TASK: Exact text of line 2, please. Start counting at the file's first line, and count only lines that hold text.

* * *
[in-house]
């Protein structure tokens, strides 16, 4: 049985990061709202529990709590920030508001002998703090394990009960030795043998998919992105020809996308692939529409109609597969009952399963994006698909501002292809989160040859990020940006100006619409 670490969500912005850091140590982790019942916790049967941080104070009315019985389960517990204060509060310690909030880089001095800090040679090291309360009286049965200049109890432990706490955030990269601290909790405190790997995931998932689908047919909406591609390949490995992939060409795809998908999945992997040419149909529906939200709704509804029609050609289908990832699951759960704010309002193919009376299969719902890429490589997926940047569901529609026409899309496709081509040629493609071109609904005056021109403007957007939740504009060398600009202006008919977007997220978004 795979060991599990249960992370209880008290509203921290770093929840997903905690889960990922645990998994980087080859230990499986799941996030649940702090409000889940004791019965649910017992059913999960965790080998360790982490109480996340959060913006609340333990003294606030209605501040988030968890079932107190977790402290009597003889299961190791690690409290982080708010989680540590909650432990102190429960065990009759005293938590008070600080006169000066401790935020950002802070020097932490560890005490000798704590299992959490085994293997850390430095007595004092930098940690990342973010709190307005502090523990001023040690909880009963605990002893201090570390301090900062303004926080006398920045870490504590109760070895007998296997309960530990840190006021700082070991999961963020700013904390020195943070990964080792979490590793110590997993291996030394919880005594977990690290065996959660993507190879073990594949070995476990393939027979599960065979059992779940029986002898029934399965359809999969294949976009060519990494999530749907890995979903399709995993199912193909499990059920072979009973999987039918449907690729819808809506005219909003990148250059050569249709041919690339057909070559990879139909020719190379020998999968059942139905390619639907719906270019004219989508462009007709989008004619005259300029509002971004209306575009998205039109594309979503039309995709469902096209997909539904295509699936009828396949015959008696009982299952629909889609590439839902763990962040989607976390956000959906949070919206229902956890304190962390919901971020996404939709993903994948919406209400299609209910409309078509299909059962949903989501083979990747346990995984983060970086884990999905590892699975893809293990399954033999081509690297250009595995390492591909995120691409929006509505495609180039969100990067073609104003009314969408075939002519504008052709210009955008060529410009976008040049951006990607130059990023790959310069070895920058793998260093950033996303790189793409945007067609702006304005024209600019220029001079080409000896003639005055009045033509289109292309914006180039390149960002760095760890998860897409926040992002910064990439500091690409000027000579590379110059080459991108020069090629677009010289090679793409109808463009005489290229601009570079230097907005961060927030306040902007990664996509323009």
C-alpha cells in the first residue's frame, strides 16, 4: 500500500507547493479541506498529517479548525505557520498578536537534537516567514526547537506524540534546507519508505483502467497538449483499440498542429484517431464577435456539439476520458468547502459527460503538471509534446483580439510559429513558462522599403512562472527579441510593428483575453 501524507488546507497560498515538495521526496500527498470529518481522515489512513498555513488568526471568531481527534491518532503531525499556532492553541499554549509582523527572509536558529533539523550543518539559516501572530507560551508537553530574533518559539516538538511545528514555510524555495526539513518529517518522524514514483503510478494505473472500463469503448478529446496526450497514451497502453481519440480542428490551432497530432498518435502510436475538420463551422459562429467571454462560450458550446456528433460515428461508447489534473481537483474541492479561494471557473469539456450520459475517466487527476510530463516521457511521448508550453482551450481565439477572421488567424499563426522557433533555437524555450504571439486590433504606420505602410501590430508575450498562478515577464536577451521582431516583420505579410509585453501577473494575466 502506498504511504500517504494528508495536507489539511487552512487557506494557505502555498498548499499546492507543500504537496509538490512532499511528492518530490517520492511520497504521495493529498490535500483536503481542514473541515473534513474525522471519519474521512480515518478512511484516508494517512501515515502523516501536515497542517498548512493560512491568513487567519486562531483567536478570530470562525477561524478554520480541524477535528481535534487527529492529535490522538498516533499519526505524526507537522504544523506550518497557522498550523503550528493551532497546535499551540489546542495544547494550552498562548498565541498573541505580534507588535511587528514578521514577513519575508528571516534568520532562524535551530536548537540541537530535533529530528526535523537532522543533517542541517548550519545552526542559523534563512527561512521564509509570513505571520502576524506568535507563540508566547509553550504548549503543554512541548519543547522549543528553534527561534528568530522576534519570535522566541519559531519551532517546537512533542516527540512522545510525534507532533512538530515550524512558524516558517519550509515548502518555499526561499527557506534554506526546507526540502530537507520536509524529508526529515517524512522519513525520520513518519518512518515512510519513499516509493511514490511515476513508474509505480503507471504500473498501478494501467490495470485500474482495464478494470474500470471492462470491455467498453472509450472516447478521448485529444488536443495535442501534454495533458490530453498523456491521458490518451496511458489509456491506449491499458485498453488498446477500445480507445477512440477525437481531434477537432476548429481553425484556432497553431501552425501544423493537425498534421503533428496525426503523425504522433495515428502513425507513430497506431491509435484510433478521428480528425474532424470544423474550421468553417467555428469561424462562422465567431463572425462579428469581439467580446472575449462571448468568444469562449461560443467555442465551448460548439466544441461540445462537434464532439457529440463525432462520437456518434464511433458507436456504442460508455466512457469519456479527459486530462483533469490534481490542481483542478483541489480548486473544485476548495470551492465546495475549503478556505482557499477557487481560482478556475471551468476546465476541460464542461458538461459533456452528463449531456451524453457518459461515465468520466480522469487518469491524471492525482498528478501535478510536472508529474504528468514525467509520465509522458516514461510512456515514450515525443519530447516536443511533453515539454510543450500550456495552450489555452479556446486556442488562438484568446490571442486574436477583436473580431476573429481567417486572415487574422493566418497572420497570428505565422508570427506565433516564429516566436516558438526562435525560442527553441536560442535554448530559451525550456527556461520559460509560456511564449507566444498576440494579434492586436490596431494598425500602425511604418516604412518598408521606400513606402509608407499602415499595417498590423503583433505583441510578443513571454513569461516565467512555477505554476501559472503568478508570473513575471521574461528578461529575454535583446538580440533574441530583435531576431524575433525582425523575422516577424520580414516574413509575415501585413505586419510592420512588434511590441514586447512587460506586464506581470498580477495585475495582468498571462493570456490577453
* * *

């Protein structure tokens, strides 16, 4: 049985990061709202529990709590920030508001002998703090394990009960030795043998998919992105020809996308692939529409109609597969009952399963994006698909501002292809989160040859990020940006100006619409 670490969500912005850091140590982790019942916790049967941080104070009315019985389960517990204060509060310690909030880089001095800090040679090291309360009286049965200049109890432990706490955030990269601290909790405190790997995931998932689908047919909406591609390949490995992939060409795809998908999945992997040419149909529906939200709704509804029609050609289908990832699951759960704010309002193919009376299969719902890429490589997926940047569901529609026409899309496709081509040629493609071109609904005056021109403007957007939740504009060398600009202006008919977007997220978004 795979060991599990249960992370209880008290509203921290770093929840997903905690889960990922645990998994980087080859230990499986799941996030649940702090409000889940004791019965649910017992059913999960965790080998360790982490109480996340959060913006609340333990003294606030209605501040988030968890079932107190977790402290009597003889299961190791690690409290982080708010989680540590909650432990102190429960065990009759005293938590008070600080006169000066401790935020950002802070020097932490560890005490000798704590299992959490085994293997850390430095007595004092930098940690990342973010709190307005502090523990001023040690909880009963605990002893201090570390301090900062303004926080006398920045870490504590109760070895007998296997309960530990840190006021700082070991999961963020700013904390020195943070990964080792979490590793110590997993291996030394919880005594977990690290065996959660993507190879073990594949070995476990393939027979599960065979059992779940029986002898029934399965359809999969294949976009060519990494999530749907890995979903399709995993199912193909499990059920072979009973999987039918449907690729819808809506005219909003990148250059050569249709041919690339057909070559990879139909020719190379020998999968059942139905390619639907719906270019004219989508462009007709989008004619005259300029509002971004209306575009998205039109594309979503039309995709469902096209997909539904295509699936009828396949015959008696009982299952629909889609590439839902763990962040989607976390956000959906949070919206229902956890304190962390919901971020996404939709993903994948919406209400299609209910409309078509299909059962949903989501083979990747346990995984983060970086884990999905590892699975893809293990399954033999081509690297250009595995390492591909995120691409929006509505495609180039969100990067073609104003009314969408075939002519504008052709210009955008060529410009976008040049951006990607130059990023790959310069070895920058793998260093950033996303790189793409945007067609702006304005024209600019220029001079080409000896003639005055009045033509289109292309914006180039390149960002760095760890998860897409926040992002910064990439500091690409000027000579590379110059080459991108020069090629677009010289090679793409109808463009005489290229601009570079230097907005961060927030306040902007990664996509323009």